Oregon Set to Ban Native American Mascots From Schools


Eight Oregon High Schools will be forced to retire their Native American mascots, in the wake of a landmark vote for that state's Board of Education to impose some of the nation's toughest restrictions on Native American mascots, nicknames and logos.

The Associated Press reports that the high schools will have five years to change the nicknames or risk losing state funding. Another seven schools, which use the name "Warriors," will be allowed to keep the nickname but will be required to change mascots or any graphics that depict Native Americans.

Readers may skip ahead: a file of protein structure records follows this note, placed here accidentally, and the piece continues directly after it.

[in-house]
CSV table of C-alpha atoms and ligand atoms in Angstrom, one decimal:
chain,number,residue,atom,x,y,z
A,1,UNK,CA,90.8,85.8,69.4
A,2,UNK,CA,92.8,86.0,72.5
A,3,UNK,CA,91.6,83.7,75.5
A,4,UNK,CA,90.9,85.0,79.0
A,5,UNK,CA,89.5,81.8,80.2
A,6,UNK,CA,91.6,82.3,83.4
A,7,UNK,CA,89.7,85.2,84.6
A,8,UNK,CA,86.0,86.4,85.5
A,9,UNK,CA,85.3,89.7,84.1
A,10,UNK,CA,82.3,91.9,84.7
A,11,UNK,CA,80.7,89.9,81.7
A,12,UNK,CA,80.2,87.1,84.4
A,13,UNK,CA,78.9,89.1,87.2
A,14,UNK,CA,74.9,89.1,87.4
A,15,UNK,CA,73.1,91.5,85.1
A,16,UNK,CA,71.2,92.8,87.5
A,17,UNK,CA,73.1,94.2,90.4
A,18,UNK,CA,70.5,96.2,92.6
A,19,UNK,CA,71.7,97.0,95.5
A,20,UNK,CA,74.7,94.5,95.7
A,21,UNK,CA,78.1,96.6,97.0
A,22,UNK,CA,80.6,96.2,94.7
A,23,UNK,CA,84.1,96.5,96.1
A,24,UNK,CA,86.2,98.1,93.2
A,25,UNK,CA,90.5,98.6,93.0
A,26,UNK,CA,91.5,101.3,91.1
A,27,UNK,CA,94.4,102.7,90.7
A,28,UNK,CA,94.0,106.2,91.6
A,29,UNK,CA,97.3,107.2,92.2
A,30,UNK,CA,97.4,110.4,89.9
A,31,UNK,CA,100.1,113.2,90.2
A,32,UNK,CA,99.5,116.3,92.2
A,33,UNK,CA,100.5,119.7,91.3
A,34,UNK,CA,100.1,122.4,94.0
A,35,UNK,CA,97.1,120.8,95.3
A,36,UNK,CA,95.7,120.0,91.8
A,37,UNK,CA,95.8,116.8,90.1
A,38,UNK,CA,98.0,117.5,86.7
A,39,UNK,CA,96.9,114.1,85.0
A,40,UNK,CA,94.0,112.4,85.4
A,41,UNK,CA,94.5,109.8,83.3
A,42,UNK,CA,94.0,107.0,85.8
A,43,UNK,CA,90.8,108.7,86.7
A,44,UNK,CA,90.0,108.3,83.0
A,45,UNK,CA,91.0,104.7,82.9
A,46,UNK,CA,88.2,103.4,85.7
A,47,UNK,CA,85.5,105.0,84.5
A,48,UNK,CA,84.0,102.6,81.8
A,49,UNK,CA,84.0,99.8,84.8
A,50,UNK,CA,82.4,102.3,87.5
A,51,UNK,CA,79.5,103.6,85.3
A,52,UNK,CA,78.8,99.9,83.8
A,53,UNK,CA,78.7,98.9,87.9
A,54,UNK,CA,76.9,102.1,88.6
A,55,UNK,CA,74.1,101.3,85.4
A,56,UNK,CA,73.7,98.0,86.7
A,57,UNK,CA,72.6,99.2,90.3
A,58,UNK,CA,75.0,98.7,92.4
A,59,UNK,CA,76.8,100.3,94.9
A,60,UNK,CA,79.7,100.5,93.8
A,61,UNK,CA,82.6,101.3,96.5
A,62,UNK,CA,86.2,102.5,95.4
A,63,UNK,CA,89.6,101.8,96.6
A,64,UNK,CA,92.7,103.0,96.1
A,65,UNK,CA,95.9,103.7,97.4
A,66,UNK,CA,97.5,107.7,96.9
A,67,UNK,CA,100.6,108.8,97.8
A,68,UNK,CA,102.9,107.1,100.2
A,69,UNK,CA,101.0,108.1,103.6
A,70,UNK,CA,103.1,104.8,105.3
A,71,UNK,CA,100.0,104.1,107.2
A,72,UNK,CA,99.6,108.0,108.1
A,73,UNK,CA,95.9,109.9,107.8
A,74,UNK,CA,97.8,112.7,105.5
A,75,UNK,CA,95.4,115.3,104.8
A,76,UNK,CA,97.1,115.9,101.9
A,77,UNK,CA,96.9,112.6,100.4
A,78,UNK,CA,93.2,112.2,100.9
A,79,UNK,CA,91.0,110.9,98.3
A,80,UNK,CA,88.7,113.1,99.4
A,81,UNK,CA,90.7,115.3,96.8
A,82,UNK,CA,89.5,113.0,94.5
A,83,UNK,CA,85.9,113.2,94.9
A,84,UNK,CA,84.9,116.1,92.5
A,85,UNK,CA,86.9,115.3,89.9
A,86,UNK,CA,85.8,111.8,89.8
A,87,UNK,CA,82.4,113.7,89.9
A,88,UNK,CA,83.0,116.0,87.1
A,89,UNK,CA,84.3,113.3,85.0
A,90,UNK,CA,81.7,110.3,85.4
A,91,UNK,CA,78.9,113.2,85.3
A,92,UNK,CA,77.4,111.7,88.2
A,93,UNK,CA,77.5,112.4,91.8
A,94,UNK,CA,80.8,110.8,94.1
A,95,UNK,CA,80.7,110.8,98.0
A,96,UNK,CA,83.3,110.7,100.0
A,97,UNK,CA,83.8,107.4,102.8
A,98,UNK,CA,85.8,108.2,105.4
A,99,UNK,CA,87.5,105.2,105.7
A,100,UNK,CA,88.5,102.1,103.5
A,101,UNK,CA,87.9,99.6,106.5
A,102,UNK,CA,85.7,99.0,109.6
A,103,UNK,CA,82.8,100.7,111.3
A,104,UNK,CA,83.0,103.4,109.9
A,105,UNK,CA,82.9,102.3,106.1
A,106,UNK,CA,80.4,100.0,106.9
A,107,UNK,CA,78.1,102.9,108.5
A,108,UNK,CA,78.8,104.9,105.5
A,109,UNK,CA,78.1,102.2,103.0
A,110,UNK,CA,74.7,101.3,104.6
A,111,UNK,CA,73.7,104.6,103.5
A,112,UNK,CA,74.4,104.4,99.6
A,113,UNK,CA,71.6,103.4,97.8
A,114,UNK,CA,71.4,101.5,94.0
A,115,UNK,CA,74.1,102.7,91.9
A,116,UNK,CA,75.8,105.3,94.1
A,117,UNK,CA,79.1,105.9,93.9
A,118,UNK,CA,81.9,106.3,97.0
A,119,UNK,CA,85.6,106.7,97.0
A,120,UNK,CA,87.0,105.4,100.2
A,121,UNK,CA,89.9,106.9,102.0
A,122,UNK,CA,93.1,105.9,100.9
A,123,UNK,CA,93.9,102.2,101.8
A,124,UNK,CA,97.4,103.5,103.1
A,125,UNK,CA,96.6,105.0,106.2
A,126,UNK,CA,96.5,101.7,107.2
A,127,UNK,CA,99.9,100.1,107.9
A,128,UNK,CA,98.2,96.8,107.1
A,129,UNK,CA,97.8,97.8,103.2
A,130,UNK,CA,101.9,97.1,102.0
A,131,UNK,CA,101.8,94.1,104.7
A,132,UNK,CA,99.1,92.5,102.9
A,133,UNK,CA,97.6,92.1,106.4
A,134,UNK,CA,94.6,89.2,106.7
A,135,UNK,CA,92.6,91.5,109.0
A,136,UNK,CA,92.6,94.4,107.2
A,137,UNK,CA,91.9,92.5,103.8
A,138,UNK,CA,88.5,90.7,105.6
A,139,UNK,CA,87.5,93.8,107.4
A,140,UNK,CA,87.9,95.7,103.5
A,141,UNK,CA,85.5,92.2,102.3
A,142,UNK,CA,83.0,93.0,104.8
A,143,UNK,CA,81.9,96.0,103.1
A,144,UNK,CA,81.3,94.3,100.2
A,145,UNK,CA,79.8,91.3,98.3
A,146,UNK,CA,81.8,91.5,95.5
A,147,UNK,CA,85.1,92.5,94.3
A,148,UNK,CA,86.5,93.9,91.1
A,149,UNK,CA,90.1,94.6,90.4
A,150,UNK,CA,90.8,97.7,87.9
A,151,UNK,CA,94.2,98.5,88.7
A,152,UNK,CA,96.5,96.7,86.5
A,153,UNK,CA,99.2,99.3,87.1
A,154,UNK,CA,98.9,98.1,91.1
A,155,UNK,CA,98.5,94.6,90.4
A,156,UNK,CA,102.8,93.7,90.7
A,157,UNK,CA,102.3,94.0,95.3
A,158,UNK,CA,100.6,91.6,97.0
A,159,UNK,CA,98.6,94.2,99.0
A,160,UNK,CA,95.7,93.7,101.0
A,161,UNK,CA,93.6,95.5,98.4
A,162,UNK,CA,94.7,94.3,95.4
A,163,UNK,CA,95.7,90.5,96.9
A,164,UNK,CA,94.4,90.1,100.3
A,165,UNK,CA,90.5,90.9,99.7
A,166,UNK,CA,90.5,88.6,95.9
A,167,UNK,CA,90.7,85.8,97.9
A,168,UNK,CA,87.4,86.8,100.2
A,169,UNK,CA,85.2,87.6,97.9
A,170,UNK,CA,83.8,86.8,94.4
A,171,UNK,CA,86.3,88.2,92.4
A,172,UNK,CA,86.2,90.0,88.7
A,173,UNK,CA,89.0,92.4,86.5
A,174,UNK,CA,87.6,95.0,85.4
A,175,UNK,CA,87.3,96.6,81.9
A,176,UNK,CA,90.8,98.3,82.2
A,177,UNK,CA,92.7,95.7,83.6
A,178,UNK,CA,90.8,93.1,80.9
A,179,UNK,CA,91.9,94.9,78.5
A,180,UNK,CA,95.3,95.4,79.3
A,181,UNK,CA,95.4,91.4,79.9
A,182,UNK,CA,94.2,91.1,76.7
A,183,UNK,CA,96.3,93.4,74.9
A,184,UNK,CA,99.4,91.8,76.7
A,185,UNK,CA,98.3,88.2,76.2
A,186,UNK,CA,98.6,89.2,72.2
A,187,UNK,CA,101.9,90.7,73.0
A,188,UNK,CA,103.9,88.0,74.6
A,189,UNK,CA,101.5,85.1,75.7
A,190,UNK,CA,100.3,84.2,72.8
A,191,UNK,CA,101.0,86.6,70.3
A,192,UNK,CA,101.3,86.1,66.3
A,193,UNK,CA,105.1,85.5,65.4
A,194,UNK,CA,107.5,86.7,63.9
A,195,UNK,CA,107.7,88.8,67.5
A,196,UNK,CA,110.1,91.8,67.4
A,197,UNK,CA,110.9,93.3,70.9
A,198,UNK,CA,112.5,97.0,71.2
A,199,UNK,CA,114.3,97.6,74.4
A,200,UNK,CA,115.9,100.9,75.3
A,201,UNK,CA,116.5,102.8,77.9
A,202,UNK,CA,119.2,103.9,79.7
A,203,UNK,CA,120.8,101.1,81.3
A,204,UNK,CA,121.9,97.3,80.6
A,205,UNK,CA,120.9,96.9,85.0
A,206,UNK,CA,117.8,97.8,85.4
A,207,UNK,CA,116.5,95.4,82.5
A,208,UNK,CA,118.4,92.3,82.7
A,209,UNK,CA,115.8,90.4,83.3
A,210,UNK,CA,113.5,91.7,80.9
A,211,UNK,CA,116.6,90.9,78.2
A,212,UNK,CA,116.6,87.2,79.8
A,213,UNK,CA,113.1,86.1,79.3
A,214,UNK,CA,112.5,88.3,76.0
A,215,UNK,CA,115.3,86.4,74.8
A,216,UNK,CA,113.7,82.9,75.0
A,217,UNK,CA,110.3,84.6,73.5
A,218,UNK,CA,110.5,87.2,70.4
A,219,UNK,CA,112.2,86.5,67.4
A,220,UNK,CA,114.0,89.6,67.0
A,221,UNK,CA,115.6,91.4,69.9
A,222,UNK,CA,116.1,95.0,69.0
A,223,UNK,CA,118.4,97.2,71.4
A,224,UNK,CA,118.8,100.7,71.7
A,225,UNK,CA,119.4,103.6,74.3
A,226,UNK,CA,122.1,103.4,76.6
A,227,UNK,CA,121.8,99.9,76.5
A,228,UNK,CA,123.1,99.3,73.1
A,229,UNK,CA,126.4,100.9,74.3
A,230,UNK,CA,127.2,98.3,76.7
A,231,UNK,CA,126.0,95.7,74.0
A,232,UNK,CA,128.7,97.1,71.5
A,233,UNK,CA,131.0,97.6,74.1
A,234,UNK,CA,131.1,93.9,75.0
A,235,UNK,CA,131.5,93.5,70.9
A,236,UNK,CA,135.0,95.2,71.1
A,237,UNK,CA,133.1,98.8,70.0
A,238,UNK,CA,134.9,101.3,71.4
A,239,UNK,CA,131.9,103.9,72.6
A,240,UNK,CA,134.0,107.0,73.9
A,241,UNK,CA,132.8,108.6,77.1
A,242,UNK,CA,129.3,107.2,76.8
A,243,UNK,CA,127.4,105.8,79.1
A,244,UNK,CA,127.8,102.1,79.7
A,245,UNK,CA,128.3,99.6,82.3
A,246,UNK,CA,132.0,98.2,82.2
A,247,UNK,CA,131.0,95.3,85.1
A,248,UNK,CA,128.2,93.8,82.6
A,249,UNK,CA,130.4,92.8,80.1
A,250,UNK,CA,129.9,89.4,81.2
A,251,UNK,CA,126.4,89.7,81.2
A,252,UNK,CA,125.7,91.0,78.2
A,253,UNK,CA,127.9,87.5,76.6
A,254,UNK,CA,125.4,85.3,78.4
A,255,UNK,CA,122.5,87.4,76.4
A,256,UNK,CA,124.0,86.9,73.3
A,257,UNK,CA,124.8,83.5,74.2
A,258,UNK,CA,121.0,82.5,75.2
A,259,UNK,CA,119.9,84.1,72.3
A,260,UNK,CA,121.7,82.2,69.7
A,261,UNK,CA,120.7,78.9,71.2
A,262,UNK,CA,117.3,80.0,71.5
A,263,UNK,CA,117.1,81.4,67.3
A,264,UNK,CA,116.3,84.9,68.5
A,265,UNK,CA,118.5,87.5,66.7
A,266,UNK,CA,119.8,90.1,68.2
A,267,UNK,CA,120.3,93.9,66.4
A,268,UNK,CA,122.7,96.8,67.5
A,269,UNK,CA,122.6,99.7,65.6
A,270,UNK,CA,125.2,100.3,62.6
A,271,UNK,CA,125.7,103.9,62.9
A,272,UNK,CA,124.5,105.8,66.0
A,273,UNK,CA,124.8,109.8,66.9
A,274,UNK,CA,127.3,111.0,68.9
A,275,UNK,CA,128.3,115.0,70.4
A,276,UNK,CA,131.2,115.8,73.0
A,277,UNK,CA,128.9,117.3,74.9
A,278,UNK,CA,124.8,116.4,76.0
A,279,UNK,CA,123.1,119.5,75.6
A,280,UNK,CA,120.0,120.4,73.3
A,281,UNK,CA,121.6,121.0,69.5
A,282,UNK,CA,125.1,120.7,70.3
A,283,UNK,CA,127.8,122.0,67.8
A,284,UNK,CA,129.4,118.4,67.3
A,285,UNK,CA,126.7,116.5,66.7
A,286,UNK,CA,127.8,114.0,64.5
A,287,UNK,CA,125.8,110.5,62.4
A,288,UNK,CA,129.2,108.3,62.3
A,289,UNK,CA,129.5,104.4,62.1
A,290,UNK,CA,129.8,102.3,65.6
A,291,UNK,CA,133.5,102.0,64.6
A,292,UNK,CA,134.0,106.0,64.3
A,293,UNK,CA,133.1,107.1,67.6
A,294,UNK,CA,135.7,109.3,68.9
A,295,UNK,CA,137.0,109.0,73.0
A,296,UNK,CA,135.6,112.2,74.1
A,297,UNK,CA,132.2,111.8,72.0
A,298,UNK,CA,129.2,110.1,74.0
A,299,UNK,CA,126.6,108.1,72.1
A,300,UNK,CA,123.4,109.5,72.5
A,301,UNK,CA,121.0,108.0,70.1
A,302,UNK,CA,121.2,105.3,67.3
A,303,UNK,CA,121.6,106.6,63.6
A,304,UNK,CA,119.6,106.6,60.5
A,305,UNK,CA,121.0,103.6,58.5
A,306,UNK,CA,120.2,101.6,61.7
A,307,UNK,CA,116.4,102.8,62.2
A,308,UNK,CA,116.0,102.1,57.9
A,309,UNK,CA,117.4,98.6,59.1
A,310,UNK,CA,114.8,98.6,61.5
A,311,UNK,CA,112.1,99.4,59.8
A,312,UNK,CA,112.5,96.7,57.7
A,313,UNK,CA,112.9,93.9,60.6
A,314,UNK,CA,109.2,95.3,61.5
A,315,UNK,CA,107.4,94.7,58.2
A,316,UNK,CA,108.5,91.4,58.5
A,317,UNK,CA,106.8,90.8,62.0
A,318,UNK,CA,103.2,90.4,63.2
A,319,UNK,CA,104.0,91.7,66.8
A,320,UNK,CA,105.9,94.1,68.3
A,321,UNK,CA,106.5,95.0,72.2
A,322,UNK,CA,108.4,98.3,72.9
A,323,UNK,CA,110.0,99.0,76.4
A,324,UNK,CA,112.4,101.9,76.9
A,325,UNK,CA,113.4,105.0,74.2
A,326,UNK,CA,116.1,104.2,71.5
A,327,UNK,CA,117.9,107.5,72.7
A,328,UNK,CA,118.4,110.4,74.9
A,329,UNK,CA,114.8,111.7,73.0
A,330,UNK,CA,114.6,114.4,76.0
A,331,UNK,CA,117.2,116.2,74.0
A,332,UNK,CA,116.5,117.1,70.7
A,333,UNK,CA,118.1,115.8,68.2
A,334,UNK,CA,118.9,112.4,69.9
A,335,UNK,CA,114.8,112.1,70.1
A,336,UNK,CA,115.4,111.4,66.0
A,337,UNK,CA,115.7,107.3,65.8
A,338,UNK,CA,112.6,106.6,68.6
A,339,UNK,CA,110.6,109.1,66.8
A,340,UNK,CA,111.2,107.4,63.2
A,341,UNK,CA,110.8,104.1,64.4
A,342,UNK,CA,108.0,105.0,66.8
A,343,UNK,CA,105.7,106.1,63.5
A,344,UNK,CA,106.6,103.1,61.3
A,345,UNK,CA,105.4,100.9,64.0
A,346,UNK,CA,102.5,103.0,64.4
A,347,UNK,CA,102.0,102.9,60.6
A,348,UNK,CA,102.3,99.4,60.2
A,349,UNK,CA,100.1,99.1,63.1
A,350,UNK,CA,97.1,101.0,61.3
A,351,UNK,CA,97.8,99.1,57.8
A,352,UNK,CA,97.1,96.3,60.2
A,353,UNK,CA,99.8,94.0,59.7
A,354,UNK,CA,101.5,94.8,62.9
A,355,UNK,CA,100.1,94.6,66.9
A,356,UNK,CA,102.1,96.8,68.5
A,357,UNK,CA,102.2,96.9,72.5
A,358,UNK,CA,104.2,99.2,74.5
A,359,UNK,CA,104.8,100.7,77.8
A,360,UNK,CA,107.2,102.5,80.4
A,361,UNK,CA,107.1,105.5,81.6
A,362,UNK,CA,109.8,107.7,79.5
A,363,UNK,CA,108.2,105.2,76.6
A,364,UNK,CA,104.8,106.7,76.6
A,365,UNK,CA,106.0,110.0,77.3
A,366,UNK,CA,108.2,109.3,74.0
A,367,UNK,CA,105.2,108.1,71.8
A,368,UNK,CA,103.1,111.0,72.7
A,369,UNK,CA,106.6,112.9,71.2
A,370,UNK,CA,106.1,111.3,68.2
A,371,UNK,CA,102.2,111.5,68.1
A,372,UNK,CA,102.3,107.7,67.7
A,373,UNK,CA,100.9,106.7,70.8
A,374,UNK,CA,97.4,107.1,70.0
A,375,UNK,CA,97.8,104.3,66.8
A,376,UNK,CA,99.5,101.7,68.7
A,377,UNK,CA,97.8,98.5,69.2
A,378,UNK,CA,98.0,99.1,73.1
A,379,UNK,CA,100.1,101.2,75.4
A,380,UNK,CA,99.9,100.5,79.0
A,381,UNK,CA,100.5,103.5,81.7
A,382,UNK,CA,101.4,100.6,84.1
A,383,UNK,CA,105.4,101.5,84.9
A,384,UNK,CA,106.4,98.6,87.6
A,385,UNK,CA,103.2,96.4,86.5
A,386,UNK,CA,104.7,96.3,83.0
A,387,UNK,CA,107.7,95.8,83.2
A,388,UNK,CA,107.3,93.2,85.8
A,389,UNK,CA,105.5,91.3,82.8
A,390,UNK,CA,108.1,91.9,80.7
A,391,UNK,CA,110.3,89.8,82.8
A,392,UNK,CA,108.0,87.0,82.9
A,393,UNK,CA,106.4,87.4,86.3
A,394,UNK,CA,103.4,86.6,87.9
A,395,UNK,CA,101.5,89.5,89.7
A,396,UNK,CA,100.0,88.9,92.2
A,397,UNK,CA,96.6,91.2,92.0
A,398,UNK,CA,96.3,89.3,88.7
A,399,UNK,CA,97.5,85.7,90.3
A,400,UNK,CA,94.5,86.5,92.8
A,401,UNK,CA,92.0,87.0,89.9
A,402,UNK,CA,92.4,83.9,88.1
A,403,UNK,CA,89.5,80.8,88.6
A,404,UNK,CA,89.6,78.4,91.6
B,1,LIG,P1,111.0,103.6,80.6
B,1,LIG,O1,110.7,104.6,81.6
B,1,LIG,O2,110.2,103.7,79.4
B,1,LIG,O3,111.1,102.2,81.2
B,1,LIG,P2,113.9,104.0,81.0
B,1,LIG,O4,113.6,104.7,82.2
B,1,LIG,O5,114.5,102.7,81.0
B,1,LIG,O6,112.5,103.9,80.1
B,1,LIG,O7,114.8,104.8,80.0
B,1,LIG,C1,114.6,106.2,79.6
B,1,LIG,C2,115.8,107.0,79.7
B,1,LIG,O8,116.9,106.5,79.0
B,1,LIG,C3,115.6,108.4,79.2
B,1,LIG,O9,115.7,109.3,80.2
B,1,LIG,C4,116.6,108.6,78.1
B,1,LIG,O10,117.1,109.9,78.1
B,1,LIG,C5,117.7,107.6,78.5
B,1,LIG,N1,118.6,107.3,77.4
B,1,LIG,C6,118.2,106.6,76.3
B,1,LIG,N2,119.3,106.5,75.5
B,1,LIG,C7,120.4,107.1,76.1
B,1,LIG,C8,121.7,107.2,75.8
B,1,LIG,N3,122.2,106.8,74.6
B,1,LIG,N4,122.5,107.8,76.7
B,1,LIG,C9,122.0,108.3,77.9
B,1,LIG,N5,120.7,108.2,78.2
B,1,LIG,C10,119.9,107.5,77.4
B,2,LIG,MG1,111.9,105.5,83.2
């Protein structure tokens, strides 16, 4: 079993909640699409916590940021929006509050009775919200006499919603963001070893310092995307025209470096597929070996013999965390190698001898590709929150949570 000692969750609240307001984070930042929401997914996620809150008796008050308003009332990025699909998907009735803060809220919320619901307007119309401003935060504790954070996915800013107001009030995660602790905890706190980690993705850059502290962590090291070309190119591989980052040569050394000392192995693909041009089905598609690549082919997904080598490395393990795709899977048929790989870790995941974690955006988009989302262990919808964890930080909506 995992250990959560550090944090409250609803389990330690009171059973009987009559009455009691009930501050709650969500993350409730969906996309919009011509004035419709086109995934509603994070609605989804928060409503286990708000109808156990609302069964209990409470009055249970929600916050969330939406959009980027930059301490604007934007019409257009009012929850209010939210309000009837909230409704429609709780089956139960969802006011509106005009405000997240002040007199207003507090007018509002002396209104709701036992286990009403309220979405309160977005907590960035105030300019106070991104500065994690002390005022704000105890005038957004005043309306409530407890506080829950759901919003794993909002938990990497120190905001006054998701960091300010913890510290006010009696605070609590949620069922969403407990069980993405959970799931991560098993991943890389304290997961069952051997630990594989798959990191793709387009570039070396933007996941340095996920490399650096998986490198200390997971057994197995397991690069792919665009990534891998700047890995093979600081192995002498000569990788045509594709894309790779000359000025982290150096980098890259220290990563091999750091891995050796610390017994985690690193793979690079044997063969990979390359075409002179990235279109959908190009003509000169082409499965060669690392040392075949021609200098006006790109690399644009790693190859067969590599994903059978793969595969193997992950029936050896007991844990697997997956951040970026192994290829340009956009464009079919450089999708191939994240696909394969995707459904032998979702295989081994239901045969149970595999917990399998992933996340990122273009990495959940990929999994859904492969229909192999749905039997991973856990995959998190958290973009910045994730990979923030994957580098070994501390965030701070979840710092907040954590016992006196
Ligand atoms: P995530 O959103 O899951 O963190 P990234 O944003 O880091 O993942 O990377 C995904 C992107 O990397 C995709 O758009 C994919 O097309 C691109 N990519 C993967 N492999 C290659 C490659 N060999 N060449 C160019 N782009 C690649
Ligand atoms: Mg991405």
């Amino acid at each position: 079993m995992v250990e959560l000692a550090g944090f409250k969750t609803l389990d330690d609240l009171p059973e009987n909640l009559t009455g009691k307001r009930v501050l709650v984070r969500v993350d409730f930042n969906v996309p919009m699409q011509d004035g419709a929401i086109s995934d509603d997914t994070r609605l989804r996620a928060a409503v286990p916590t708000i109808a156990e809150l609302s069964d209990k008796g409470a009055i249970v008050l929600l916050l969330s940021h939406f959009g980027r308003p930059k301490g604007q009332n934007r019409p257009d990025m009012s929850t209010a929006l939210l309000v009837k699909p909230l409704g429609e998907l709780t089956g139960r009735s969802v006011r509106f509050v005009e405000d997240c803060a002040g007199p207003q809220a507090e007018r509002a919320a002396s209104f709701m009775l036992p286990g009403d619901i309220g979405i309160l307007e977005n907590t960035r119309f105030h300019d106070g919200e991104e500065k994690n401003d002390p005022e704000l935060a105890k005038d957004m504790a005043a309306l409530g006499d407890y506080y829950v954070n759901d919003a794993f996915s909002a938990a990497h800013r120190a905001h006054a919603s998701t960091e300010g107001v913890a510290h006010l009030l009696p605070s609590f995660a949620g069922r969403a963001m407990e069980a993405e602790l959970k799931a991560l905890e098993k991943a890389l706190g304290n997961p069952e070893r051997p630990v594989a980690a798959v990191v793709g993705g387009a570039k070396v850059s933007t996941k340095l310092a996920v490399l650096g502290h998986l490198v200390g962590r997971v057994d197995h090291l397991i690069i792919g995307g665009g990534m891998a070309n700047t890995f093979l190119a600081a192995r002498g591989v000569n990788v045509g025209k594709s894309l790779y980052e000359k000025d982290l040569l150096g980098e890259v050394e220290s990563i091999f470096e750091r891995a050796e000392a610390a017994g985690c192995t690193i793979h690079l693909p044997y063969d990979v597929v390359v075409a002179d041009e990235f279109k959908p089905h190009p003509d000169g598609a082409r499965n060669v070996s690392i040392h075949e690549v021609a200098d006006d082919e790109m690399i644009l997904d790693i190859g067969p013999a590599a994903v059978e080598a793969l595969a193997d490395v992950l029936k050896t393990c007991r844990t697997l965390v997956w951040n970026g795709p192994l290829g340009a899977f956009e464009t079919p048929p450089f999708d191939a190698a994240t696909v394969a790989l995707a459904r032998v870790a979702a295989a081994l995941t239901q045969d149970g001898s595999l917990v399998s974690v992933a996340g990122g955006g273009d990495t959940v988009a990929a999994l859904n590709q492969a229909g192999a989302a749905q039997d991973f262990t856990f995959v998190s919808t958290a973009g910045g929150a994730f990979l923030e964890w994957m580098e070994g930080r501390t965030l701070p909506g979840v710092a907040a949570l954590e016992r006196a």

In 2006, the Oregon Board adopted a nonbinding recommendation to stop using Native American images as mascots, but only a handful of schools complied.

Oregon Department of Education officials said Wisconsin is the only other state to enact restrictions on Native American mascots. Wisconsin's law, approved by the Legislature in 2010, requires school boards to prove that their Indian mascots don't promote discrimination, harassment or stereotyping if someone complains.